Compassion as empowerment
I was lucky enough to attend the Dalai Lama’s lectures at Somaiya Vidyavihar, last weekend. The Dalai Lama is wonderfully charismatic. Not only is he wise, erudite and compassionate, but also offers a lot of practical advice to living a more fulfilling life. Above all, he is utterly charming, with a disarming sense of humour — he kept giggling at his own jokes, his eyes disappearing into his smile. The four-day lectures, called “Living, Loving, Laughing and Dying: The Buddhist Way,” was organised by the Nalanda Shiksha, a collective of Indian Buddhist groups. I’d like to share a few insights I got from listening to his lectures.
One of the most impressive things I learnt is to view compassion as empowerment. The Dalai Lama spoke of compassion as a powerful force, and therefore believes women have a key role in taking society forward. The power of compassion, truth and reason are important; physical strength is not so important, he observed. Usually, kind people are seen as namby-pambies, with a few exceptions.
It’s stuff you may do in your spare time to help the needy — a cheque here, a visit there — out of compassion, or to improve your social status, for a great selfie, or to fulfill your corporate social responsibility. But what about individual social responsibility? Buddhism is a non-theistic religion — it does not believe in God — but believes in karma, the law of causality — so we bear the consequences of our actions, positive and negative.
The Dalai Lama said, “We can create a more forceful, positive karma, to overcome our earlier negative karma.” So the most important thing we need today, is for sustained compassion and coordinated activism to replace passive acceptance and despair. In fact, the Buddha emphasised “loving kindness” and being “skilled in goodness.” Mahatma Gandhi, who understood the close relationship between power, activism and femininity, dismantled the British Empire and colonial masculinity in India by embracing his femininity — through love, non-violence and non-cooperation.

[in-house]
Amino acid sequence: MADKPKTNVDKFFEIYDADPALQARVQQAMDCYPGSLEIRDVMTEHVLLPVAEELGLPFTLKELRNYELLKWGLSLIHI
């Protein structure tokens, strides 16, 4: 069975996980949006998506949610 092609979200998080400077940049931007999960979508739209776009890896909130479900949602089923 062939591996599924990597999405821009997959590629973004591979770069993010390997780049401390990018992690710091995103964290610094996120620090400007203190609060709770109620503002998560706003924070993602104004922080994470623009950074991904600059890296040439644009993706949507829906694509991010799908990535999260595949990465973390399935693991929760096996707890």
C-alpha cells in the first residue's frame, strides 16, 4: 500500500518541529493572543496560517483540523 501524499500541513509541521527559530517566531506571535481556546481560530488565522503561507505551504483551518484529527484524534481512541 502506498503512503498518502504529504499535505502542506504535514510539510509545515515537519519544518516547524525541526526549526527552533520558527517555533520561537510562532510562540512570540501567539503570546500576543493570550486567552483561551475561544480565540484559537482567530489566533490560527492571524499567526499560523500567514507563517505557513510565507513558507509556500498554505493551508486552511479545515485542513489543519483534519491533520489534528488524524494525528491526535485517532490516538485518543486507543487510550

Moreover, the Dalai Lama spoke of developing control over our emotions. Anger will only harm you, your family and others, whereas patience leads to a peace of mind. “Make an objective study of the pros and cons of the results, when you respond to a problem with anger, and with patience,” he suggested. Patience and compassion should replace anger, he added.
Another fascinating insight he shared is on the nature of forgiveness.
Buddhism believes that each one of us is responsible for all humankind, for all sentient beings. Therefore, forgiveness is not merely acceptance of what another does. “If someone does an unjust action, you can try to prevent wrong-doing out of concern for their well-being: with their negative karma, they will suffer ultimately by the law of karma,” said the Dalai Lama. “For instance, we oppose, we criticise the Chinese authorities, but I have never developed anger towards them, but maintained a sense of compassion, of forgiveness towards them.”
Reflecting that there will never be a single religion that appeals to seven billion humans on this planet, he observed that “therefore, India’s secularism is the way forward.” The book Widening the Circle of Love: His Holiness the Dalai Lama, translated and edited by Jeffrey Hopkins, quotes the scholar and yogi Nagarjuna in his Precious Garland of Advice: “This is my simple religion. No need for temples. No need for complicated philosophy. Your own mind, your own heart, is the temple; your philosophy is simple kindness.”
Kudos to the organisers for arranging the Dalai Lama’s lectures in Mumbai.
Meenakshi Shedde is India Consultant to the Berlin Film Festival, an award-winning critic, curator to festivals worldwide, and journalist. She can be reached on firstname.lastname@example.org.
The views expressed in this column are the individual’s and don’t represent those of the paper.